Divorces that are contested are difficult, time-consuming, and expensive (just think about the rising legal costs). The process of exchanging financial and other pertinent information will take some time, and you may need to appear in court hearings to decide how to handle issues like spousal support while the divorce is still pending.

If you are unable to settle the issue, a court trial will be held. The burdens of a contentious divorce are the main reason why the great majority of divorce cases eventually settle (often with mediation assistance; see below for further information).

To navigate the legal system and ensure they don’t leave anything on the table, the majority of people going through disputed divorces wind up dealing with an attorney. For controversial divorces, some state courts offer forms you can use, but these universal forms aren’t always the best option when the parties have a lot of concerns to settle.

Uncontested Divorce

The majority of states give couples the choice to file for a “uncontested” divorce. You and your husband must agree upfront on all of your disagreements over matters like child custody and visitation (parenting time), child support, alimony, and property division in order to be eligible for an uncontested divorce. The terms of your settlement will then be included in a documented “property settlement agreement.” (sometimes called a “separation agreement”). Uncontested divorces are typically less costly and stressful than disputed divorces because there isn’t much to argue over in court.

After you’ve reached a settlement, you can apply the court for divorce. There are uncontested divorce forms in several states, however some states may ask you to just click a box that says “uncontested” on a conventional divorce form. Some states allow spouses to file jointly, while others only allow one spouse to do so. To learn the procedure in your state, contact the court clerk.

Uncontested divorces are typically expedited by courts, allowing you to finalize your divorce in a short amount of time. In other places, you might not even need to appear in court; instead, you can tell the court any information you need to by submitting an affidavit (a sworn declaration) with the court clerk.

Summary Divorce

Many states offer a special type of expedited uncontested divorce procedure—sometimes called “summary divorce,” “simplified divorce,” or “summary dissolution”—to couples who haven’t been married for very long (usually five years or less), don’t own much property, don’t have children, and don’t have significant joint debts. The divorce must be mutually agreed upon by the couple, and joint court documents must be filed.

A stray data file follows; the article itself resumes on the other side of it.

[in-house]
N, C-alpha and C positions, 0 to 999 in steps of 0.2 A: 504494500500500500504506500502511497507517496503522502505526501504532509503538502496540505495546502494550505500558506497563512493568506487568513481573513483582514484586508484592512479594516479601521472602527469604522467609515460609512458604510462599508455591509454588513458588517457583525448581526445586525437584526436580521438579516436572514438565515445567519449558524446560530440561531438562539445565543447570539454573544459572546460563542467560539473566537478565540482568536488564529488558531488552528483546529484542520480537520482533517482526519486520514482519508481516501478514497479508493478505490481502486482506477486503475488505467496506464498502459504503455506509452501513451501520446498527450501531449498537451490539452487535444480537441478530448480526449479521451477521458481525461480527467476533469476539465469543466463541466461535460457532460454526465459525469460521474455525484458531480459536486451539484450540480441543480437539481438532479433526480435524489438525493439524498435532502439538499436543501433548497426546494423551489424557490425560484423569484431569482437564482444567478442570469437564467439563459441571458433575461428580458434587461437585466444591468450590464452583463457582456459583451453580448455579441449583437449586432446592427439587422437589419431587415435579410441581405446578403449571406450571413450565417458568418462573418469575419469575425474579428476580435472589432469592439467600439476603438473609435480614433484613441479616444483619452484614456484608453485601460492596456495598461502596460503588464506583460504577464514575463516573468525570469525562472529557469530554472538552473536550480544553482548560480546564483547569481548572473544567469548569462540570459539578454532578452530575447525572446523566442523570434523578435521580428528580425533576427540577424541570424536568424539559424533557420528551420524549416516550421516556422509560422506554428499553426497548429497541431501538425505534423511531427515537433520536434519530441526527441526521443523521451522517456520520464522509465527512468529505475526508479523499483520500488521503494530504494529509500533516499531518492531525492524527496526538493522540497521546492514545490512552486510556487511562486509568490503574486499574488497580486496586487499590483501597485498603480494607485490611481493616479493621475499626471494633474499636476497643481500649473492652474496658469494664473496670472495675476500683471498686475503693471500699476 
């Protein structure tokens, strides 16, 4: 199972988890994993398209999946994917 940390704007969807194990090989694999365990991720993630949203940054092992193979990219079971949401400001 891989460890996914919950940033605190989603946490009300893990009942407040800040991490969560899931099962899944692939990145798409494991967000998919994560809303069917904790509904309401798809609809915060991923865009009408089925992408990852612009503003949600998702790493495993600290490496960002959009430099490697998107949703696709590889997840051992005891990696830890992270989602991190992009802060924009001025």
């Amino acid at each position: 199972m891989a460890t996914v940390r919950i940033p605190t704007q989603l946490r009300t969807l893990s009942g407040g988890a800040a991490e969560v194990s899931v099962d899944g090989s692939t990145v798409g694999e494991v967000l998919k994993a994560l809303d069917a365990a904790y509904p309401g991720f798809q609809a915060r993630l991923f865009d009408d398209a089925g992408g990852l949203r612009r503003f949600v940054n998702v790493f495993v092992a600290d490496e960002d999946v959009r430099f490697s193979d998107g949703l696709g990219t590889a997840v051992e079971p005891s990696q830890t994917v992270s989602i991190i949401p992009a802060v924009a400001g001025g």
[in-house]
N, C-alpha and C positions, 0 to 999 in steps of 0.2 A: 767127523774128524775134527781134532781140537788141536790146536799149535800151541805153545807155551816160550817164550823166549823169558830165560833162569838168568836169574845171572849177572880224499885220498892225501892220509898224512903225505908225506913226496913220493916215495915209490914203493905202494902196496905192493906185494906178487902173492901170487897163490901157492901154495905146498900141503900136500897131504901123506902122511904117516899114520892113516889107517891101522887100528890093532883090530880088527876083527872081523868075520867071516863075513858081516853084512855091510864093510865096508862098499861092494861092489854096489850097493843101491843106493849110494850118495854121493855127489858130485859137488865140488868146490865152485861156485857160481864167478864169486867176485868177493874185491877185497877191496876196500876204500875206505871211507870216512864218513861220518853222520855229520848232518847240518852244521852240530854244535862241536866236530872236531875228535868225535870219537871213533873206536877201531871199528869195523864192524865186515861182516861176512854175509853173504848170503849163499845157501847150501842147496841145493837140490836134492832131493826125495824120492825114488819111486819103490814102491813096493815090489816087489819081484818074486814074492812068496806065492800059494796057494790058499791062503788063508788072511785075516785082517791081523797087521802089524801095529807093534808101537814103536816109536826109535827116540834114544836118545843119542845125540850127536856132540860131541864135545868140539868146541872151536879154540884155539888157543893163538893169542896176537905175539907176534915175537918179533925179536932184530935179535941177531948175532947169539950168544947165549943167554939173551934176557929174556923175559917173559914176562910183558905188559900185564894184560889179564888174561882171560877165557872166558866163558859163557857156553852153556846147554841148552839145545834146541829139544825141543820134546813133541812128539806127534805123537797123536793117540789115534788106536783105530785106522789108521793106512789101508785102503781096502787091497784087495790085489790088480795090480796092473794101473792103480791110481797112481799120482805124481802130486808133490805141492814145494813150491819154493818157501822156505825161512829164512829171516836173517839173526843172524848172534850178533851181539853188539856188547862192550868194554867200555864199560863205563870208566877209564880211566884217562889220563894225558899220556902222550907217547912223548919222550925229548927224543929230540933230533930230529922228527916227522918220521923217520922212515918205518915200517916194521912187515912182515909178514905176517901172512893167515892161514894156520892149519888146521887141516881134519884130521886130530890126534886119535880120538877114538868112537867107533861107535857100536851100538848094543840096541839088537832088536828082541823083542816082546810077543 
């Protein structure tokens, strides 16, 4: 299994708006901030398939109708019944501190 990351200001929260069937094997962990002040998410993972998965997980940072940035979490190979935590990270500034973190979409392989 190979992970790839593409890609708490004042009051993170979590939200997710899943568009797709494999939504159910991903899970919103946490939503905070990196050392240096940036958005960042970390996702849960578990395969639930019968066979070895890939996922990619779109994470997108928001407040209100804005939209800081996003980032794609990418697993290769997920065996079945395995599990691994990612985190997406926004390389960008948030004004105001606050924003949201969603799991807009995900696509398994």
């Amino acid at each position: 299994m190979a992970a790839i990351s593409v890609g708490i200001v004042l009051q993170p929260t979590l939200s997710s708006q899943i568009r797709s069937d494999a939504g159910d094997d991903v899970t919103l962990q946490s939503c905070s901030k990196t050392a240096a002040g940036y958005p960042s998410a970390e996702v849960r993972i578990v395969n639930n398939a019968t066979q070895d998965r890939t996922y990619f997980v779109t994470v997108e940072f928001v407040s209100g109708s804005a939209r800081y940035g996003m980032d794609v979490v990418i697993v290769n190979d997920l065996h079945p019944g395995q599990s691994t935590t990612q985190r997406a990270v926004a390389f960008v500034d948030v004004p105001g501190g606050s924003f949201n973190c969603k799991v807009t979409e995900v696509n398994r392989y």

If you are eligible under the laws of your state, a simple divorce is an excellent option. Compared to other divorces kinds, it requires a lot less paperwork—frequently, just a few forms are needed. Because of this, summary divorces are simple to complete without a lawyer’s assistance. Typically, you may obtain the necessary forms from the local family court clerk’s office or the official website of your state court.

Pro Se Divorce

In a pro se divorce, one or both spouses represent themselves in court (also known as a “pro per” divorce). Any type of divorce can be handled pro se because there is no legal need that someone hire an attorney to manage their divorce.

However, just because you are able to divorce without legal representation does not mean you should. For uncontested divorces, going it alone is frequently a good alternative. If you have a lot of problems to settle, are hesitant to testify on your own in court, or lack the time to spend to understanding the court’s procedures and completing paperwork, this is not a good alternative for you.

Default Divorce

When one spouse files for divorce and the other (the “defendant” or “respondent”) does not react to the divorce petition, a default divorce happens. This circumstance may occur if the filing spouse is unaware of the whereabouts of the other spouse or if the defendant spouse just refuses to comply.

The methods for handling a partner who is unresponsive vary by state. In the majority of states, the divorcing spouse must make an attempt to serve the opposing spouse with the divorce papers or obtain the court’s approval to serve the absent spouse by publication. The filing spouse may ask the court for a default judgment after showing they are unable to contact the defendant spouse. When such happens, the judge typically has the authority to issue the divorce even if one of the spouses hasn’t taken part in the legal proceedings.